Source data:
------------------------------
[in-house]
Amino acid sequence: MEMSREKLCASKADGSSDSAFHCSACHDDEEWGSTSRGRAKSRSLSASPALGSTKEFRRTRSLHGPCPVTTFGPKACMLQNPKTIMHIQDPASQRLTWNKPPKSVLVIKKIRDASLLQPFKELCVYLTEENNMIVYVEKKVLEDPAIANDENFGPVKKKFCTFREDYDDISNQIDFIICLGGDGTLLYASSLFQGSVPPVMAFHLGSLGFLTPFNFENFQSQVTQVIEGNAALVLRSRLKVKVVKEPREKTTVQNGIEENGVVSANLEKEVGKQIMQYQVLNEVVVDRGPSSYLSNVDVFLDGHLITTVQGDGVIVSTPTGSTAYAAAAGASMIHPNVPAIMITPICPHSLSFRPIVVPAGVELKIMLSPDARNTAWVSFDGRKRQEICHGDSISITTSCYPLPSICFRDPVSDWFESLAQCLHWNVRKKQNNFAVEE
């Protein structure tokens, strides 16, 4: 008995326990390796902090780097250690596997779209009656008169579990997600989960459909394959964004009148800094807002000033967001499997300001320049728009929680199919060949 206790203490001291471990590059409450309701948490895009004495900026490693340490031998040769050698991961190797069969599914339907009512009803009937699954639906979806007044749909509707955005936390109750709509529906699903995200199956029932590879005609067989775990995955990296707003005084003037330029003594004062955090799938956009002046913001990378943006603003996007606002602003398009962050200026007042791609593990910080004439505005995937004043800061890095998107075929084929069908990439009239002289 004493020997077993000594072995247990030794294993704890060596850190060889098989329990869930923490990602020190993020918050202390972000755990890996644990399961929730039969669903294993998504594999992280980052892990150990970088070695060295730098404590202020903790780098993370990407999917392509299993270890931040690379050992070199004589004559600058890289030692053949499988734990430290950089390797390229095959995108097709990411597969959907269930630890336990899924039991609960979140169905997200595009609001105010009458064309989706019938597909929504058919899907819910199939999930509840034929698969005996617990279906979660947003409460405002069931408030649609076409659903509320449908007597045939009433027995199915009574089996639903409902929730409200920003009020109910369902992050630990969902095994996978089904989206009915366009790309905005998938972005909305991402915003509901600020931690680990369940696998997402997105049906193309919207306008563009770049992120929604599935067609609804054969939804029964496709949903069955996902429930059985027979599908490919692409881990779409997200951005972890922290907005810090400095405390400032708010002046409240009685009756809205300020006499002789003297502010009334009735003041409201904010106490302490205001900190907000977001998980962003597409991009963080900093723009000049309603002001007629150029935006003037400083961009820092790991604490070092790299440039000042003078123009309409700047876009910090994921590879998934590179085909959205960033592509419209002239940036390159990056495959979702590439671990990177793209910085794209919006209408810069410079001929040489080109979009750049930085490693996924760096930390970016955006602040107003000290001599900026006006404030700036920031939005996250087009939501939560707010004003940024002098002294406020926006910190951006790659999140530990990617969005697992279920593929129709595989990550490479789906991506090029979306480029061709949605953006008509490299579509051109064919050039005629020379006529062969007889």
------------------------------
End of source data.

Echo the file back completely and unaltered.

[in-house]
Amino acid sequence: MEMSREKLCASKADGSSDSAFHCSACHDDEEWGSTSRGRAKSRSLSASPALGSTKEFRRTRSLHGPCPVTTFGPKACMLQNPKTIMHIQDPASQRLTWNKPPKSVLVIKKIRDASLLQPFKELCVYLTEENNMIVYVEKKVLEDPAIANDENFGPVKKKFCTFREDYDDISNQIDFIICLGGDGTLLYASSLFQGSVPPVMAFHLGSLGFLTPFNFENFQSQVTQVIEGNAALVLRSRLKVKVVKEPREKTTVQNGIEENGVVSANLEKEVGKQIMQYQVLNEVVVDRGPSSYLSNVDVFLDGHLITTVQGDGVIVSTPTGSTAYAAAAGASMIHPNVPAIMITPICPHSLSFRPIVVPAGVELKIMLSPDARNTAWVSFDGRKRQEICHGDSISITTSCYPLPSICFRDPVSDWFESLAQCLHWNVRKKQNNFAVEE
């Protein structure tokens, strides 16, 4: 008995326990390796902090780097250690596997779209009656008169579990997600989960459909394959964004009148800094807002000033967001499997300001320049728009929680199919060949 206790203490001291471990590059409450309701948490895009004495900026490693340490031998040769050698991961190797069969599914339907009512009803009937699954639906979806007044749909509707955005936390109750709509529906699903995200199956029932590879005609067989775990995955990296707003005084003037330029003594004062955090799938956009002046913001990378943006603003996007606002602003398009962050200026007042791609593990910080004439505005995937004043800061890095998107075929084929069908990439009239002289 004493020997077993000594072995247990030794294993704890060596850190060889098989329990869930923490990602020190993020918050202390972000755990890996644990399961929730039969669903294993998504594999992280980052892990150990970088070695060295730098404590202020903790780098993370990407999917392509299993270890931040690379050992070199004589004559600058890289030692053949499988734990430290950089390797390229095959995108097709990411597969959907269930630890336990899924039991609960979140169905997200595009609001105010009458064309989706019938597909929504058919899907819910199939999930509840034929698969005996617990279906979660947003409460405002069931408030649609076409659903509320449908007597045939009433027995199915009574089996639903409902929730409200920003009020109910369902992050630990969902095994996978089904989206009915366009790309905005998938972005909305991402915003509901600020931690680990369940696998997402997105049906193309919207306008563009770049992120929604599935067609609804054969939804029964496709949903069955996902429930059985027979599908490919692409881990779409997200951005972890922290907005810090400095405390400032708010002046409240009685009756809205300020006499002789003297502010009334009735003041409201904010106490302490205001900190907000977001998980962003597409991009963080900093723009000049309603002001007629150029935006003037400083961009820092790991604490070092790299440039000042003078123009309409700047876009910090994921590879998934590179085909959205960033592509419209002239940036390159990056495959979702590439671990990177793209910085794209919006209408810069410079001929040489080109979009750049930085490693996924760096930390970016955006602040107003000290001599900026006006404030700036920031939005996250087009939501939560707010004003940024002098002294406020926006910190951006790659999140530990990617969005697992279920593929129709595989990550490479789906991506090029979306480029061709949605953006008509490299579509051109064919050039005629020379006529062969007889």